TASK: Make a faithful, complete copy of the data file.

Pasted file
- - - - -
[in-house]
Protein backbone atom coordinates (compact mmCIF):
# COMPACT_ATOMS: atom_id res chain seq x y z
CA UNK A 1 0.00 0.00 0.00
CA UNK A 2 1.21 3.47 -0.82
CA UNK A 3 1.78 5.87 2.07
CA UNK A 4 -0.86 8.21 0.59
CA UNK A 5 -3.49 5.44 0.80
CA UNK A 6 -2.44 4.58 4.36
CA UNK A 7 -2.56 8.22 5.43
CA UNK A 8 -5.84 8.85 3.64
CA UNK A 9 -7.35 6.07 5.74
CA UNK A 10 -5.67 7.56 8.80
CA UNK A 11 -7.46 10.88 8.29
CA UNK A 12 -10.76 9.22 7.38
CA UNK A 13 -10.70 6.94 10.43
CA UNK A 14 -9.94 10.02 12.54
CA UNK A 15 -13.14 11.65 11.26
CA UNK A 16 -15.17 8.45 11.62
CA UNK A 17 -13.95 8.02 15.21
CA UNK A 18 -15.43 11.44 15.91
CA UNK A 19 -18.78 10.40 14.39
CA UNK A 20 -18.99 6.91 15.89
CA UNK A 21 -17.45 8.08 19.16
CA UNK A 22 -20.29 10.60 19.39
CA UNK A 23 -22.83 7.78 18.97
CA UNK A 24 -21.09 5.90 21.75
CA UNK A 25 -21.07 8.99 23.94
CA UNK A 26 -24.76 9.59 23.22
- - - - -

[in-house]
Protein backbone atom coordinates (compact mmCIF):
# COMPACT_ATOMS: atom_id res chain seq x y z
CA UNK A 1 0.00 0.00 0.00
CA UNK A 2 1.21 3.47 -0.82
CA UNK A 3 1.78 5.87 2.07
CA UNK A 4 -0.86 8.21 0.59
CA UNK A 5 -3.49 5.44 0.80
CA UNK A 6 -2.44 4.58 4.36
CA UNK A 7 -2.56 8.22 5.43
CA UNK A 8 -5.84 8.85 3.64
CA UNK A 9 -7.35 6.07 5.74
CA UNK A 10 -5.67 7.56 8.80
CA UNK A 11 -7.46 10.88 8.29
CA UNK A 12 -10.76 9.22 7.38
CA UNK A 13 -10.70 6.94 10.43
CA UNK A 14 -9.94 10.02 12.54
CA UNK A 15 -13.14 11.65 11.26
CA UNK A 16 -15.17 8.45 11.62
CA UNK A 17 -13.95 8.02 15.21
CA UNK A 18 -15.43 11.44 15.91
CA UNK A 19 -18.78 10.40 14.39
CA UNK A 20 -18.99 6.91 15.89
CA UNK A 21 -17.45 8.08 19.16
CA UNK A 22 -20.29 10.60 19.39
CA UNK A 23 -22.83 7.78 18.97
CA UNK A 24 -21.09 5.90 21.75
CA UNK A 25 -21.07 8.99 23.94
CA UNK A 26 -24.76 9.59 23.22